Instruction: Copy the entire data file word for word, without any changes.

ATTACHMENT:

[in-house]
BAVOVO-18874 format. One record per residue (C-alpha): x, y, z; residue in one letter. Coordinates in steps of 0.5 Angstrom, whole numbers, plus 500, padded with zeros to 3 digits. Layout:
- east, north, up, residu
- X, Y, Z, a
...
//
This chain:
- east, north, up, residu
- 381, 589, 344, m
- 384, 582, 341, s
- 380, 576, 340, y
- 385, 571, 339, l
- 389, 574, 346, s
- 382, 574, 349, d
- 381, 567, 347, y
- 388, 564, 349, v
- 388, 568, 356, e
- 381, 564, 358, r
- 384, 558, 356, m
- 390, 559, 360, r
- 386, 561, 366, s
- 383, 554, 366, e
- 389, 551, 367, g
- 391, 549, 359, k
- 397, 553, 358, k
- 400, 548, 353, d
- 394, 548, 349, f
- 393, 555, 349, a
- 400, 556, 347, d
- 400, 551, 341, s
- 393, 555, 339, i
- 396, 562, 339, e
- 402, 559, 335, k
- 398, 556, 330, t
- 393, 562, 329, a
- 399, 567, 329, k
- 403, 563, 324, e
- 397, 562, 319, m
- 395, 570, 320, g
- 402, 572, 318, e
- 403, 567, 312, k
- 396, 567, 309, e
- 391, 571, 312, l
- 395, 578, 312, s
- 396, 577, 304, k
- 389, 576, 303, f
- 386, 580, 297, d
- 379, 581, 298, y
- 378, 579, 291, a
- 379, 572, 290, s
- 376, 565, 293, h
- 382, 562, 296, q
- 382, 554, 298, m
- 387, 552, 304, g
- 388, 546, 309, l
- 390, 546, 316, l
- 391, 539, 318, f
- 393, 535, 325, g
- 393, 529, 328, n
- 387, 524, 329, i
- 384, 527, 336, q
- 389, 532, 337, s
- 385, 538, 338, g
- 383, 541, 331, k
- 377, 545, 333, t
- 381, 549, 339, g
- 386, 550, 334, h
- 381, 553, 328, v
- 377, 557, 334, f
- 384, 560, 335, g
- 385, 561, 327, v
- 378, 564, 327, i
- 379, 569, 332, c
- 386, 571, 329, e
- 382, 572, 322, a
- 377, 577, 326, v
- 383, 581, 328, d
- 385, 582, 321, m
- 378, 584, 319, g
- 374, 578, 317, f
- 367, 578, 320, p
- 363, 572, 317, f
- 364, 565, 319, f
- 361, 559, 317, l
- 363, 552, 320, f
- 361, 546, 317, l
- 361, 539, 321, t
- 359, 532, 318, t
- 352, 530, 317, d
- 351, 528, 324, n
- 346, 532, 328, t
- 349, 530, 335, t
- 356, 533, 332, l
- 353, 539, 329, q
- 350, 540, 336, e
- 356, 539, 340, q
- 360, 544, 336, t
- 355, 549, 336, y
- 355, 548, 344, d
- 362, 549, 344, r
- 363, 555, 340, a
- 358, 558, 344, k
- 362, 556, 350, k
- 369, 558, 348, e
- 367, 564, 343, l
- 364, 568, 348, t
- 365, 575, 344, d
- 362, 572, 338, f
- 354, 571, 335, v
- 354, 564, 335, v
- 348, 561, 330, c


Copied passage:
[in-house]
BAVOVO-18874 format. One record per residue (C-alpha): x, y, z; residue in one letter. Coordinates in steps of 0.5 Angstrom, whole numbers, plus 500, padded with zeros to 3 digits. Layout:
- east, north, up, residu
- X, Y, Z, a
...
//
This chain:
- east, north, up, residu
- 381, 589, 344, m
- 384, 582, 341, s
- 380, 576, 340, y
- 385, 571, 339, l
- 389, 574, 346, s
- 382, 574, 349, d
- 381, 567, 347, y
- 388, 564, 349, v
- 388, 568, 356, e
- 381, 564, 358, r
- 384, 558, 356, m
- 390, 559, 360, r
- 386, 561, 366, s
- 383, 554, 366, e
- 389, 551, 367, g
- 391, 549, 359, k
- 397, 553, 358, k
- 400, 548, 353, d
- 394, 548, 349, f
- 393, 555, 349, a
- 400, 556, 347, d
- 400, 551, 341, s
- 393, 555, 339, i
- 396, 562, 339, e
- 402, 559, 335, k
- 398, 556, 330, t
- 393, 562, 329, a
- 399, 567, 329, k
- 403, 563, 324, e
- 397, 562, 319, m
- 395, 570, 320, g
- 402, 572, 318, e
- 403, 567, 312, k
- 396, 567, 309, e
- 391, 571, 312, l
- 395, 578, 312, s
- 396, 577, 304, k
- 389, 576, 303, f
- 386, 580, 297, d
- 379, 581, 298, y
- 378, 579, 291, a
- 379, 572, 290, s
- 376, 565, 293, h
- 382, 562, 296, q
- 382, 554, 298, m
- 387, 552, 304, g
- 388, 546, 309, l
- 390, 546, 316, l
- 391, 539, 318, f
- 393, 535, 325, g
- 393, 529, 328, n
- 387, 524, 329, i
- 384, 527, 336, q
- 389, 532, 337, s
- 385, 538, 338, g
- 383, 541, 331, k
- 377, 545, 333, t
- 381, 549, 339, g
- 386, 550, 334, h
- 381, 553, 328, v
- 377, 557, 334, f
- 384, 560, 335, g
- 385, 561, 327, v
- 378, 564, 327, i
- 379, 569, 332, c
- 386, 571, 329, e
- 382, 572, 322, a
- 377, 577, 326, v
- 383, 581, 328, d
- 385, 582, 321, m
- 378, 584, 319, g
- 374, 578, 317, f
- 367, 578, 320, p
- 363, 572, 317, f
- 364, 565, 319, f
- 361, 559, 317, l
- 363, 552, 320, f
- 361, 546, 317, l
- 361, 539, 321, t
- 359, 532, 318, t
- 352, 530, 317, d
- 351, 528, 324, n
- 346, 532, 328, t
- 349, 530, 335, t
- 356, 533, 332, l
- 353, 539, 329, q
- 350, 540, 336, e
- 356, 539, 340, q
- 360, 544, 336, t
- 355, 549, 336, y
- 355, 548, 344, d
- 362, 549, 344, r
- 363, 555, 340, a
- 358, 558, 344, k
- 362, 556, 350, k
- 369, 558, 348, e
- 367, 564, 343, l
- 364, 568, 348, t
- 365, 575, 344, d
- 362, 572, 338, f
- 354, 571, 335, v
- 354, 564, 335, v
- 348, 561, 330, c